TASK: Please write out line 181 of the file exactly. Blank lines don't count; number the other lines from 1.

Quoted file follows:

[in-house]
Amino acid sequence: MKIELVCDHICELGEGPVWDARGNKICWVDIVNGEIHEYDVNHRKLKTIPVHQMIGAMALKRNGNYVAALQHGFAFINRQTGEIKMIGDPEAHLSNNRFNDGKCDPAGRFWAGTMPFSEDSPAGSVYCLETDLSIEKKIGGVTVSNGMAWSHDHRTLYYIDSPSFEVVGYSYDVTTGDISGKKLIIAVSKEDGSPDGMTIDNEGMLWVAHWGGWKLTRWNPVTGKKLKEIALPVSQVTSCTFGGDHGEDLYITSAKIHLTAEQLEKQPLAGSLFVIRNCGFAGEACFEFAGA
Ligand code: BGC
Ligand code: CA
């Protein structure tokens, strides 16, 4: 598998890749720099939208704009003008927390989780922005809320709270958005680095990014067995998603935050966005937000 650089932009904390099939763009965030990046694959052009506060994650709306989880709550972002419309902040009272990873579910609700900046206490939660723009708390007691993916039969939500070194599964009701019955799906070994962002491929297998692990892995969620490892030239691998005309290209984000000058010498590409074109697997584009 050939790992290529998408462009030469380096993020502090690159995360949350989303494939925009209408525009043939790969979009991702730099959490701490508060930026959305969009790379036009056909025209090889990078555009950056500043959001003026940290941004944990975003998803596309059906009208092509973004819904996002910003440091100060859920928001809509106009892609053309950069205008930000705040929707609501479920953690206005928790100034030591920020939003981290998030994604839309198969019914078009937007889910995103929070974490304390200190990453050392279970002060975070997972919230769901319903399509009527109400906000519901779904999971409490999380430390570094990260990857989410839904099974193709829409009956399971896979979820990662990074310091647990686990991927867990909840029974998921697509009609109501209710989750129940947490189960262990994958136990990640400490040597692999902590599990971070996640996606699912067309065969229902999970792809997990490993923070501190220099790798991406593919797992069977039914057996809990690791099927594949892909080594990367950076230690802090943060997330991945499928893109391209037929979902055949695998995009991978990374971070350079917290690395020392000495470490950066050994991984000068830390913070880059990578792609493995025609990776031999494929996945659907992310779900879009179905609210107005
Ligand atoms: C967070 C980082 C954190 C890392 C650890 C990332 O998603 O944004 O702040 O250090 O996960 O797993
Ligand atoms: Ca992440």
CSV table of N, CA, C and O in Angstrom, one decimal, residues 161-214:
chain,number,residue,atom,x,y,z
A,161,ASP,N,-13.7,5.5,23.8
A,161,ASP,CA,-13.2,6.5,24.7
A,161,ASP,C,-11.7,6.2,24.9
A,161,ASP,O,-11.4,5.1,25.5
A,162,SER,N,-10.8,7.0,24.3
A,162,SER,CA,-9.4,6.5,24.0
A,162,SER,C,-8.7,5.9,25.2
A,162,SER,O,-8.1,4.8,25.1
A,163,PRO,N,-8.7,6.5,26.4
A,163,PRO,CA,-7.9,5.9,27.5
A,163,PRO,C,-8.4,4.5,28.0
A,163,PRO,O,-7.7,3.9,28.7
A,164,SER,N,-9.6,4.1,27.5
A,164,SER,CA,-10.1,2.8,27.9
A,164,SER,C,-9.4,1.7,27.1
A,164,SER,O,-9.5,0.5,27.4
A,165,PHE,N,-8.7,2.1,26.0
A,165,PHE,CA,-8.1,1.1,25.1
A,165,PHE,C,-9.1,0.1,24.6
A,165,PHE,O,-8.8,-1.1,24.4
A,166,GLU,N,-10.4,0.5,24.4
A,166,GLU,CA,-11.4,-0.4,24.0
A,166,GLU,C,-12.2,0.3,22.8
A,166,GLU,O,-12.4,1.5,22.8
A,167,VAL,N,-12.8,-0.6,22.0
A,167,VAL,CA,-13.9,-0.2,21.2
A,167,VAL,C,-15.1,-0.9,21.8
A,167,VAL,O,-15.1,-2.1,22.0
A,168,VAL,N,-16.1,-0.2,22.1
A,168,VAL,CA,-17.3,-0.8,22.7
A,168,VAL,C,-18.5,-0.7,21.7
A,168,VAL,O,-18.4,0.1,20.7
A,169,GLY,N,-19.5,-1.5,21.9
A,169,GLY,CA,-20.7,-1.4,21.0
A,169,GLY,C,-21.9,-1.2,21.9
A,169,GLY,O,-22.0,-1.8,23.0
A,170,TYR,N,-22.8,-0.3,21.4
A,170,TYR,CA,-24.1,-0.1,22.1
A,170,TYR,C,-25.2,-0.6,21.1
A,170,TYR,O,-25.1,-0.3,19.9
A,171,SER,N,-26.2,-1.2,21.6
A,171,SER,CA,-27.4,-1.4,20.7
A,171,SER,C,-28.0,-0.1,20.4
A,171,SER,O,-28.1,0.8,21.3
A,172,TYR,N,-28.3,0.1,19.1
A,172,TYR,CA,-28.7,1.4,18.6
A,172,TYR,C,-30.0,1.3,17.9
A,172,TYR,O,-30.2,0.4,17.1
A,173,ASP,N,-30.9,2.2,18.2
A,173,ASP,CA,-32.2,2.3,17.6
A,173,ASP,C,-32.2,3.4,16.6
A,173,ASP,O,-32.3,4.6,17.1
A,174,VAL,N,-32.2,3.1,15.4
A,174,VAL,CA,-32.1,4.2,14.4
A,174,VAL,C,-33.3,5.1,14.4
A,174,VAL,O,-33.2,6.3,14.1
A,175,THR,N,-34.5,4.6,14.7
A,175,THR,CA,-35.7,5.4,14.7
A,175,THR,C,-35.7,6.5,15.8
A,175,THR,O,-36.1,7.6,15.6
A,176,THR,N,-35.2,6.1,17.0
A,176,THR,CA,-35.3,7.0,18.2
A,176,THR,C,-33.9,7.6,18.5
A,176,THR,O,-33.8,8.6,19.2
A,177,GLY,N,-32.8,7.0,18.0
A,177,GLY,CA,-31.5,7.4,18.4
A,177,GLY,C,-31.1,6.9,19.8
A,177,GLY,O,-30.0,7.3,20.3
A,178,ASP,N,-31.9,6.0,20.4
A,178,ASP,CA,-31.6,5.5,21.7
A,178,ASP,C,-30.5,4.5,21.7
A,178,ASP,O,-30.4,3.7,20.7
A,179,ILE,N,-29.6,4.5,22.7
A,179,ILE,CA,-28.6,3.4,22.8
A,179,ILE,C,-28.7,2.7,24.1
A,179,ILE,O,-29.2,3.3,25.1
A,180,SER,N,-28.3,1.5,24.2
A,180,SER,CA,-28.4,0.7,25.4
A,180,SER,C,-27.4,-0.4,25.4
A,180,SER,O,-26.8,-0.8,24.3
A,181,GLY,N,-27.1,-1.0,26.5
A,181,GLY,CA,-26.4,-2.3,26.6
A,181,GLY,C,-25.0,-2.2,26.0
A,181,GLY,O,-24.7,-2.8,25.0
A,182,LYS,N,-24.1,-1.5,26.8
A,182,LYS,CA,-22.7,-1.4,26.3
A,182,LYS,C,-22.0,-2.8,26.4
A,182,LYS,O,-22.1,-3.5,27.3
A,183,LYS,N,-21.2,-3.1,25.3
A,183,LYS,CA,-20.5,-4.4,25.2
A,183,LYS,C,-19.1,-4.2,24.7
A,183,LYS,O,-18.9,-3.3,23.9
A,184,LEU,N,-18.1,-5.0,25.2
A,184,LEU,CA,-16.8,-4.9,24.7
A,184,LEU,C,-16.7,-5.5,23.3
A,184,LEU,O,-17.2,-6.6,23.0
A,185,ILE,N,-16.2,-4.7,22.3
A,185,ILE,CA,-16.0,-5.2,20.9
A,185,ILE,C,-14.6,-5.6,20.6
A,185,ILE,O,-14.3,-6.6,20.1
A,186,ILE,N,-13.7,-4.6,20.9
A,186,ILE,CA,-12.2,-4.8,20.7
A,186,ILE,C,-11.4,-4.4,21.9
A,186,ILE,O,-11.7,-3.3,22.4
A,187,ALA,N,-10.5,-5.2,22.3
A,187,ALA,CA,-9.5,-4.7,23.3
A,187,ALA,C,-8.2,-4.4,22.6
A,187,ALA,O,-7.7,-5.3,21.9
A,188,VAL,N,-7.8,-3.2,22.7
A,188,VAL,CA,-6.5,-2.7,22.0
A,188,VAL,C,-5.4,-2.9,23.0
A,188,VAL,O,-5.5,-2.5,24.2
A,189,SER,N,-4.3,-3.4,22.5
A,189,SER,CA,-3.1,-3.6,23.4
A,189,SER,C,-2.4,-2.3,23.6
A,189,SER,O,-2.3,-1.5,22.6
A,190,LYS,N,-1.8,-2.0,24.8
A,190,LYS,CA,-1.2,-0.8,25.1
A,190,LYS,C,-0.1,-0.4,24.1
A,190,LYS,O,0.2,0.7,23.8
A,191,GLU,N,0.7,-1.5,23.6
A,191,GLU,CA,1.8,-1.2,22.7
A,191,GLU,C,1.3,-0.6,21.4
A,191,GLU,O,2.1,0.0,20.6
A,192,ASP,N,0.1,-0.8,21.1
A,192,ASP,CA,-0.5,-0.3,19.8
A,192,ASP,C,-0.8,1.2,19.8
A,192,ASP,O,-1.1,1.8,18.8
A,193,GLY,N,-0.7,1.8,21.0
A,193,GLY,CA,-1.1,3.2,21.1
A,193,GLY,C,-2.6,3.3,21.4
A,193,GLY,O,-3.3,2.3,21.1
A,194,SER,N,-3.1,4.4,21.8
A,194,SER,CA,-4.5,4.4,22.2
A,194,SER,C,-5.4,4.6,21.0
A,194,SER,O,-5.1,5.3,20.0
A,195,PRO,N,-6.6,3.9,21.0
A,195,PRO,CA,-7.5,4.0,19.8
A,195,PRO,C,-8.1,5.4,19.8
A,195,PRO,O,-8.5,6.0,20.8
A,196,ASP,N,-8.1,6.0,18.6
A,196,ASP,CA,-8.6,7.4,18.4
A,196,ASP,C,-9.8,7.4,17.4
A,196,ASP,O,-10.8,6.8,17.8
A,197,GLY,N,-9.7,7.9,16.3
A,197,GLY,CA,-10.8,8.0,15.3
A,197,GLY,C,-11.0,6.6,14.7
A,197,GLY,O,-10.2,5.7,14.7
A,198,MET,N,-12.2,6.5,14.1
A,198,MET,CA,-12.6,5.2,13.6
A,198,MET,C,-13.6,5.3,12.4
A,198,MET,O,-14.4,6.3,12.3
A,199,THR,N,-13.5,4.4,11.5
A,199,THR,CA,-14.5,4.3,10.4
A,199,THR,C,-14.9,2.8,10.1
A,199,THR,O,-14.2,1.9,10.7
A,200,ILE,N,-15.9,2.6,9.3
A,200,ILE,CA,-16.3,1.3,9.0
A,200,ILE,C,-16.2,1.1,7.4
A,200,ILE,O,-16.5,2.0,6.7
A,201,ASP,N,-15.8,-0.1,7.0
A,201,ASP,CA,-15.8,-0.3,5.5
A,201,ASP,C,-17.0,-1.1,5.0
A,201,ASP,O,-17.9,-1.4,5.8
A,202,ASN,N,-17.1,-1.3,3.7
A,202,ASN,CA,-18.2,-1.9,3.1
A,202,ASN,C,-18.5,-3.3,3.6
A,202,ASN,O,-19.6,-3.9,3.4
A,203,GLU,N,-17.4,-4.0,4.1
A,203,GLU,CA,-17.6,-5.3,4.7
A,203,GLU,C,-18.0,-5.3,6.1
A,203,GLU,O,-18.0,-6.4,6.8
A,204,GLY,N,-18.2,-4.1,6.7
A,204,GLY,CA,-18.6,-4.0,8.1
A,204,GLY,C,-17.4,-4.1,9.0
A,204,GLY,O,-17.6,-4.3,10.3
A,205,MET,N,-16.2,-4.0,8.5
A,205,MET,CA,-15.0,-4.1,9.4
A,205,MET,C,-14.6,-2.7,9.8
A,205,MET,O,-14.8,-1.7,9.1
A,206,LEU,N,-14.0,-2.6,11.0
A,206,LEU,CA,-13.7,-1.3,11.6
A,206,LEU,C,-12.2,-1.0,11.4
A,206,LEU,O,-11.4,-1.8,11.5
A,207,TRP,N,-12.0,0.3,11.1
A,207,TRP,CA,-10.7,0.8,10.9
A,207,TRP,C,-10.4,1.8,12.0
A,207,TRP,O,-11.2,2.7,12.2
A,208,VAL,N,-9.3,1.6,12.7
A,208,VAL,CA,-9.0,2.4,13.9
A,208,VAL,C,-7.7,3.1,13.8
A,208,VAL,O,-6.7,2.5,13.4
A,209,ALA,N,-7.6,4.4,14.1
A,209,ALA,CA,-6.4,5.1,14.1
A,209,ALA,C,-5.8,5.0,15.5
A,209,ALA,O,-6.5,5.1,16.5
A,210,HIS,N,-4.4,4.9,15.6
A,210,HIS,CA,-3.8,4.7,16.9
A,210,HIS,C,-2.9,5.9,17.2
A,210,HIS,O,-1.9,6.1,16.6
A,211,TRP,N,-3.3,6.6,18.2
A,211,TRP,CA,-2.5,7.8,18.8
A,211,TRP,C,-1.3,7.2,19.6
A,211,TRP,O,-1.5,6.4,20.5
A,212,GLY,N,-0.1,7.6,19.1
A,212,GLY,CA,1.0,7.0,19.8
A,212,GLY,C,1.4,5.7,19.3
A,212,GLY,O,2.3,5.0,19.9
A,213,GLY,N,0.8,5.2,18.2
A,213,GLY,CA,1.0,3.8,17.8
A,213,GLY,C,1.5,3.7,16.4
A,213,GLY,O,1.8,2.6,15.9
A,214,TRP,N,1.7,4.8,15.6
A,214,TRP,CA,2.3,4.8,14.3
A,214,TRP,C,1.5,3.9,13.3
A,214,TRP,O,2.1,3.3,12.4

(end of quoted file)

A,203,GLU,O,-18.0,-6.4,6.8